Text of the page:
Aesthetic Plastic Surgery

, Volume 35, Issue 4, pp 641–645

Sepsis With Multiple Abscesses After Massive Autologous Fat Grafting for Augmentation Mammoplasty: A Case Report

Authors

  • Keu Sung Lee
    • Department of Pulmonary and Critical Care MedicineAjou University School of Medicine
  • Seung Jo Seo
    • Department of Plastic and Reconstructive SurgeryAjou University School of Medicine
  • Myong Chul Park
    • Department of Plastic and Reconstructive SurgeryAjou University School of Medicine
  • Dong Ha Park
    • Department of Plastic and Reconstructive SurgeryAjou University School of Medicine
  • Chee Sun Kim
    • Department of Plastic and Reconstructive SurgeryAjou University School of Medicine
  • Young Moon Yoo
    • Department of Plastic and Reconstructive SurgeryAjou University School of Medicine
    • Department of Plastic and Reconstructive SurgeryAjou University School of Medicine
Case Report

DOI: 10.1007/s00266-010-9605-8

Cite this article as:
Lee, K.S., Seo, S.J., Park, M.C. et al. Aesth Plast Surg (2011) 35: 641. doi:10.1007/s00266-010-9605-8

Abstract

Background

Autologous fat grafting to the breast for breast reconstruction and cosmetic breast augmentation has gained much attention recently. However, its efficacy and the severities of its associated complications are of concern. The authors experienced one case of multiple breast abscesses after augmentation mammoplasty by autologous fat grafting.

Methods

A 42-year-old woman presented to the authors’ emergency department reporting tenderness, swelling, and a sensation of heat in both breasts. The patient had undergone augmentation mammoplasty by autologous fat grafting 7 days previously. Abscess formation was suspected based on the patient’s history, physical examination, laboratory findings, and image study.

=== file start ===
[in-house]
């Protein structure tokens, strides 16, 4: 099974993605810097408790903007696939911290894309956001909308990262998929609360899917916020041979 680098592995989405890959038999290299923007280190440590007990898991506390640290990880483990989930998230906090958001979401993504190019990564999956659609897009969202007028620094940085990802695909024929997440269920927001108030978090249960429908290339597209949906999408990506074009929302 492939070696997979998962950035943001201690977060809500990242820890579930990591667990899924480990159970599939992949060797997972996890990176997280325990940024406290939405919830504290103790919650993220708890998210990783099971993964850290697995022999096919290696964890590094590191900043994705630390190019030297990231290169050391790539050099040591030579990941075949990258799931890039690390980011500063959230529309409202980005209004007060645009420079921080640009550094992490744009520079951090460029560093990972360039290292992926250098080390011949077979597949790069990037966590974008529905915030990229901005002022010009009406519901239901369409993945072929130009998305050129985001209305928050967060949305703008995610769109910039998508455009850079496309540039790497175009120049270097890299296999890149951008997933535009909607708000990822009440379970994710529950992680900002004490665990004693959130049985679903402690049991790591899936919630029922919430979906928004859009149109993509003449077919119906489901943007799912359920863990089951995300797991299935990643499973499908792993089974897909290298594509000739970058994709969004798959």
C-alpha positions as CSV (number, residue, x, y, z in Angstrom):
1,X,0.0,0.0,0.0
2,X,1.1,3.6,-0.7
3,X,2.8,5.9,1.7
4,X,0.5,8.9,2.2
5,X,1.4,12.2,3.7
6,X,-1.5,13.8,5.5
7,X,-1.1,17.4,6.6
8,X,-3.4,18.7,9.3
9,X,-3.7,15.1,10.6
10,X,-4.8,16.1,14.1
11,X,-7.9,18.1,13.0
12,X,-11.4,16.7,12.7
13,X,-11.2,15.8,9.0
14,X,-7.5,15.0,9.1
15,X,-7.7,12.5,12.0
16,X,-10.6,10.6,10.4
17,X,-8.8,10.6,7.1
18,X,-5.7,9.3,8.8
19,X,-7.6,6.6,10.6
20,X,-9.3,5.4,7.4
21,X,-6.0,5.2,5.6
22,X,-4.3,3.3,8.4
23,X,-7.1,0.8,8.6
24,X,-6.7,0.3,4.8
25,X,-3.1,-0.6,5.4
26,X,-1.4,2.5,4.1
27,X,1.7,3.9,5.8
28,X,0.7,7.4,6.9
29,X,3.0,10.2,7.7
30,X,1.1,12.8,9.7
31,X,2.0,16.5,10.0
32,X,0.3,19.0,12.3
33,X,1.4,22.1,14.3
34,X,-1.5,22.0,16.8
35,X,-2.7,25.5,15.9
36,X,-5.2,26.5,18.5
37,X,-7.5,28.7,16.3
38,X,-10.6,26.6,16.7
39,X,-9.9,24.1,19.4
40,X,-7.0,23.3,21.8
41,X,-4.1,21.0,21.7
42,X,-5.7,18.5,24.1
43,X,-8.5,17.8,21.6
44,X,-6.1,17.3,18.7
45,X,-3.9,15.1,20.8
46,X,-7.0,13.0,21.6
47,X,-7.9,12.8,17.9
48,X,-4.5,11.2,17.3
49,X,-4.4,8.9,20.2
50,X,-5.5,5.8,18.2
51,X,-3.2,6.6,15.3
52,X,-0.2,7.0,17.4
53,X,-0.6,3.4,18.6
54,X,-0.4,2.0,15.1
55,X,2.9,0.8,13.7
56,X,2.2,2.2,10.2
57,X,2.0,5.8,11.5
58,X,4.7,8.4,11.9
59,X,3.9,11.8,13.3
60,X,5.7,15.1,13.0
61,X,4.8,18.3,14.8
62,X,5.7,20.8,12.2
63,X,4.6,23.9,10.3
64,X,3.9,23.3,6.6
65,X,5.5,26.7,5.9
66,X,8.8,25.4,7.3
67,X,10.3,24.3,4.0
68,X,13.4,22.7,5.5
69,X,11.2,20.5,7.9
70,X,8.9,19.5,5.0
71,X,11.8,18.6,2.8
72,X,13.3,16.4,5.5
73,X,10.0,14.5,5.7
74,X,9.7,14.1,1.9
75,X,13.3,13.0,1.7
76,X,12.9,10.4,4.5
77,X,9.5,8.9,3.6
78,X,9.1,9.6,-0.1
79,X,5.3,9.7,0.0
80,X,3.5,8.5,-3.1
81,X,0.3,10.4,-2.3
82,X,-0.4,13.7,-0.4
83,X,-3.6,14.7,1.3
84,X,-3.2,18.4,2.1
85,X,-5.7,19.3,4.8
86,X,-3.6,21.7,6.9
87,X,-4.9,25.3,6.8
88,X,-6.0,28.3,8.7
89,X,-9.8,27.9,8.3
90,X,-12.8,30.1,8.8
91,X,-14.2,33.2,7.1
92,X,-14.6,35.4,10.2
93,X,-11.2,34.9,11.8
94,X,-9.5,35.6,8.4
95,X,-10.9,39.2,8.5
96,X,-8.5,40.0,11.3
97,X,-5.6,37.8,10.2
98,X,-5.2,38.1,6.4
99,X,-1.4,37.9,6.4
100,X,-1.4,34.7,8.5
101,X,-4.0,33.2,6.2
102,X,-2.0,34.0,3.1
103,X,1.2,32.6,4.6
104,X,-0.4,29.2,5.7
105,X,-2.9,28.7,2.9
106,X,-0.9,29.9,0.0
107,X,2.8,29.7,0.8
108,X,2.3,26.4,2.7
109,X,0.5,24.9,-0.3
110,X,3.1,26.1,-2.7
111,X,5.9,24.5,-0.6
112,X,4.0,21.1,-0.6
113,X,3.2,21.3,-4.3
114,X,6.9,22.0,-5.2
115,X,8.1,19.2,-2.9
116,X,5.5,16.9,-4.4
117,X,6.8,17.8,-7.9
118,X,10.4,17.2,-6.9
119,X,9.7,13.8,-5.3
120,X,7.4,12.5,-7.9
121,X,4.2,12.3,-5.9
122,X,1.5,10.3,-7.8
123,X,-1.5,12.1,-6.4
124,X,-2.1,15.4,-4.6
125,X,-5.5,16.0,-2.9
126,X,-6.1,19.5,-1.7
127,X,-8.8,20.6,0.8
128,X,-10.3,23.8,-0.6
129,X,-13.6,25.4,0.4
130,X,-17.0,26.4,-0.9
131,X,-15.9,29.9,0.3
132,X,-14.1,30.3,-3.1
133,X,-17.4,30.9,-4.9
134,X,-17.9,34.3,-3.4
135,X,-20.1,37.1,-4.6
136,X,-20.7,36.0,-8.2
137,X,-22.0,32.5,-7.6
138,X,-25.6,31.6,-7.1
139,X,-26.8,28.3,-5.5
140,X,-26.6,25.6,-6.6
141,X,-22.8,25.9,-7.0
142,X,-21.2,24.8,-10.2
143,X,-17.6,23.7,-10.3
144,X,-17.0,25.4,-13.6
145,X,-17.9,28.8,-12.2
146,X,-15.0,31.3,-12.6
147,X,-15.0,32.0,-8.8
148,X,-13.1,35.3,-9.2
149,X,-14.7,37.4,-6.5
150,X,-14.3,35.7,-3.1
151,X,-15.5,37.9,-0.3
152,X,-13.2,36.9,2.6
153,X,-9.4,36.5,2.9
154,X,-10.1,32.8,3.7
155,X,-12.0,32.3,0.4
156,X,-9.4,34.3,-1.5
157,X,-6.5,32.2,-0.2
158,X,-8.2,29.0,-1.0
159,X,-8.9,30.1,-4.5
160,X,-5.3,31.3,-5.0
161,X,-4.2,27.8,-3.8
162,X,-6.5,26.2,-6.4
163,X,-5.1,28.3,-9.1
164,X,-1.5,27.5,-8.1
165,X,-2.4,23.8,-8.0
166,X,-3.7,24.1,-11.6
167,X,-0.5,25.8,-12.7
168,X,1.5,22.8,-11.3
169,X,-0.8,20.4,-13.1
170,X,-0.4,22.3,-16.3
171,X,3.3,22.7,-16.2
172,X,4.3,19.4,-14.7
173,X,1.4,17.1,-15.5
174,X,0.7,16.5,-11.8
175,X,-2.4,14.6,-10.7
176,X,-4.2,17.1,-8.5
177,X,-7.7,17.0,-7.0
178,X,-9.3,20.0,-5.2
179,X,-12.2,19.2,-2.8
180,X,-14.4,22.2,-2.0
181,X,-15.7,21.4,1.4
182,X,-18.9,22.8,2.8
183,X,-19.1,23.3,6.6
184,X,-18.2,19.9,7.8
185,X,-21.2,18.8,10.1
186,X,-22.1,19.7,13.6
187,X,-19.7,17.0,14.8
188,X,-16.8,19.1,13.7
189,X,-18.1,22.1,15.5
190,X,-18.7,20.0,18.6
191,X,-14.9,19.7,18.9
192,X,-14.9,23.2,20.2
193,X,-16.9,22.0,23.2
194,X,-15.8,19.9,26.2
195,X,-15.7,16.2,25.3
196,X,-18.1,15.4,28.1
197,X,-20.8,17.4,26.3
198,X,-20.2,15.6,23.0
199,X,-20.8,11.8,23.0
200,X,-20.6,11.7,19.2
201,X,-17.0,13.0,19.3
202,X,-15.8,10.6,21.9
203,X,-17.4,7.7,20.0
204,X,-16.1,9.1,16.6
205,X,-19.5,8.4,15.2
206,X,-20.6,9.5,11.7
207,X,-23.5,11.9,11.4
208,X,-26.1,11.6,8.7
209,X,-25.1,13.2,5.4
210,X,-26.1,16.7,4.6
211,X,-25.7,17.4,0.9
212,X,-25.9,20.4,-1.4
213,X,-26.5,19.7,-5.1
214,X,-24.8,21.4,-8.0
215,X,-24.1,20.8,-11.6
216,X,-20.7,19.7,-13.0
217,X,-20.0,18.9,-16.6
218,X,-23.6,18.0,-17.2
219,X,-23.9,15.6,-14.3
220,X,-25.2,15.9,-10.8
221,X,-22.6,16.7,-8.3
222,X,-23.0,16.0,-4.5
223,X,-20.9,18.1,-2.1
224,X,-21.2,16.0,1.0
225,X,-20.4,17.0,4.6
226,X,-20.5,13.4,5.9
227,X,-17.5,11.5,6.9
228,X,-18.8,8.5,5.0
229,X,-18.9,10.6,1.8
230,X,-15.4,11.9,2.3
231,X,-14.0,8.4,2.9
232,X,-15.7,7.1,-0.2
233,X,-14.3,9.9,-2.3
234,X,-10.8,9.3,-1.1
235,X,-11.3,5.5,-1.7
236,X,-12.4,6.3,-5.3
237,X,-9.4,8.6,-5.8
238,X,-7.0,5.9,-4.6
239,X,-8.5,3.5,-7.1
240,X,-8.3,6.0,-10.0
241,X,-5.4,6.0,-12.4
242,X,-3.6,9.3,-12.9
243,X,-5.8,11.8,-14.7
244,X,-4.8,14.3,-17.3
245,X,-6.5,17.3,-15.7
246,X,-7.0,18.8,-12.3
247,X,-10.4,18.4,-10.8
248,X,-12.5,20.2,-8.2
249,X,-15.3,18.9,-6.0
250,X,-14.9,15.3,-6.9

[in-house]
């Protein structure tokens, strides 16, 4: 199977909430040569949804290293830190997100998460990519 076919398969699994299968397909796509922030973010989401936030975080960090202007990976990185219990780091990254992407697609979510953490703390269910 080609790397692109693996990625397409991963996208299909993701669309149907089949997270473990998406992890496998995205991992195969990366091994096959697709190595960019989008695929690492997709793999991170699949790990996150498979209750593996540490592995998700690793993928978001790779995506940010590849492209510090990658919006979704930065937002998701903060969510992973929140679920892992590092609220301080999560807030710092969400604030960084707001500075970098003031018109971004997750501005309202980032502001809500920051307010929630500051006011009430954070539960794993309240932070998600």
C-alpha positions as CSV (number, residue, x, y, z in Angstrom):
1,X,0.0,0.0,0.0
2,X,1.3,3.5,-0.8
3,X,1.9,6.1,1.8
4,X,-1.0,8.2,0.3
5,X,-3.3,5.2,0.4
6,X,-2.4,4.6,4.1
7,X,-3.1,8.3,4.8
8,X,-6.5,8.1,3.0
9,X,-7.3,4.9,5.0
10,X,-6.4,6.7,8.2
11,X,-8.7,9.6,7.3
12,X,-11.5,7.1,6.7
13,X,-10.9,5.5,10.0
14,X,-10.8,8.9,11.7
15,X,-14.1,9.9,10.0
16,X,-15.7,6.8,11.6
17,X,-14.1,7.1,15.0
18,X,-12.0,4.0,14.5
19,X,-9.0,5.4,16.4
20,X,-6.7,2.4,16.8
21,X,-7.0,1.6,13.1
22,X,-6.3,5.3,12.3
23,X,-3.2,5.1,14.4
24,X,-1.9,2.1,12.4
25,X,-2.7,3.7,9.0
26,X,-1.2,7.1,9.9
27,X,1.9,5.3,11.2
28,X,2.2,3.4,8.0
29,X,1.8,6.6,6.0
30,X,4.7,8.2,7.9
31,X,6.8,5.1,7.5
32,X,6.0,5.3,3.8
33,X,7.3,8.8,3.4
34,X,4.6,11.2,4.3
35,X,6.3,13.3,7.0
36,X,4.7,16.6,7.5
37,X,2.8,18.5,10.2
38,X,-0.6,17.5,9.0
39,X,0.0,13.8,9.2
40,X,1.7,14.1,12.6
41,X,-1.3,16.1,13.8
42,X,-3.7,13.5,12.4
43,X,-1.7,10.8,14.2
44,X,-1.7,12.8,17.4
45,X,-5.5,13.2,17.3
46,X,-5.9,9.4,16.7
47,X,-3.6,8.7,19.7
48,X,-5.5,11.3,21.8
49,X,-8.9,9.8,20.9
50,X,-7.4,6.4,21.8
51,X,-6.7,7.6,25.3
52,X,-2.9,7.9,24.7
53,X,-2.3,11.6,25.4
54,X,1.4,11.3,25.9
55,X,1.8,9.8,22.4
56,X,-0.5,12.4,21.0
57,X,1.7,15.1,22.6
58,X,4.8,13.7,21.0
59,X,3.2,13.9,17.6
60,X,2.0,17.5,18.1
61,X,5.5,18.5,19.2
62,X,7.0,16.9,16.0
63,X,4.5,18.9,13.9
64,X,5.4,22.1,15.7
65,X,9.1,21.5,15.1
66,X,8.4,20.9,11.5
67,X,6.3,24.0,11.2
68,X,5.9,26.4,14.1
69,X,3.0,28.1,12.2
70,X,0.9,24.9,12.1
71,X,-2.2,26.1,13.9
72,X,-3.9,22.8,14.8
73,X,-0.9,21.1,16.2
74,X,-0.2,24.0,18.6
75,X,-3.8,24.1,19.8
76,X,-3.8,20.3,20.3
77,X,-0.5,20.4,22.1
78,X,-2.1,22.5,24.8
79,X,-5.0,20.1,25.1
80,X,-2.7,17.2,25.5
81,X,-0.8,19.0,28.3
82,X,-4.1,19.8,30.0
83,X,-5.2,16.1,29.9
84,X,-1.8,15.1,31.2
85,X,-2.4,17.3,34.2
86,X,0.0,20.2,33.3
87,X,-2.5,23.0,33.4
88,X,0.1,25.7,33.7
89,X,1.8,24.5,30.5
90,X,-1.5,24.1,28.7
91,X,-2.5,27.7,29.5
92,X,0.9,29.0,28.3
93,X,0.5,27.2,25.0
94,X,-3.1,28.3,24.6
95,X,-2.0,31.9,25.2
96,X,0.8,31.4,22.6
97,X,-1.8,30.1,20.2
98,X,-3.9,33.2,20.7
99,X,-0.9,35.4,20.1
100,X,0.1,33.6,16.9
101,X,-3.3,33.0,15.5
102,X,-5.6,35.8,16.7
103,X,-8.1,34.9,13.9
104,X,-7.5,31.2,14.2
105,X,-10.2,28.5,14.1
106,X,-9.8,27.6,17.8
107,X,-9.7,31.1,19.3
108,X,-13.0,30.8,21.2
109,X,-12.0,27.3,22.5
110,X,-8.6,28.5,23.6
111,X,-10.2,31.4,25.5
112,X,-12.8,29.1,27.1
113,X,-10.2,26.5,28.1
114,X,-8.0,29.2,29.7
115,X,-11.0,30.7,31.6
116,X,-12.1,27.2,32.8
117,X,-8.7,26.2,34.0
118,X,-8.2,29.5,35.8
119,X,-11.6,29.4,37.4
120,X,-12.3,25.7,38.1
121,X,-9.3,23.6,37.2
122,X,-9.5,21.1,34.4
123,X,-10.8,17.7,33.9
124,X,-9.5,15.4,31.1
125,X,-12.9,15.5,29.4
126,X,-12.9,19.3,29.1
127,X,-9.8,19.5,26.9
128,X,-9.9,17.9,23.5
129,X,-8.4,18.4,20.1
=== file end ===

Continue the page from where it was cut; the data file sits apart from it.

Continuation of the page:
Results

Incision and drainage were performed immediately with the patient under general anesthesia, and 500 ml of a foul, brown, turbid, purulent fluid containing necrotic fat debris was drained from each breast. Empiric antibiotics were started on the first hospital day, and betadine and saline-irrigation were administered daily for 2 weeks. Incisions were closed on hospital day 19 when laboratory data and local infection signs had improved. At the patient’s 9-month follow-up assessment, breast contours were found to be well preserved, and scarring was minimal.

Conclusion

Immediate complications such as edema, hematoma, and infection require serious consideration after autologous fat grafting in the breast. In particular, infection probably is the most serious complication because the volume of the fat injected is large and can induce systemic infections such as sepsis and distort the contours of the breast. To avoid such infections, systemic and multicenter studies are required to determine how fat grafting should be performed to minimize the risks of fat necrosis and infection.

Keywords

Augmentation mammaplastyBreastFat graftSepsis

Copyright information

© Springer Science+Business Media, LLC and International Society of Aesthetic Plastic Surgery 2010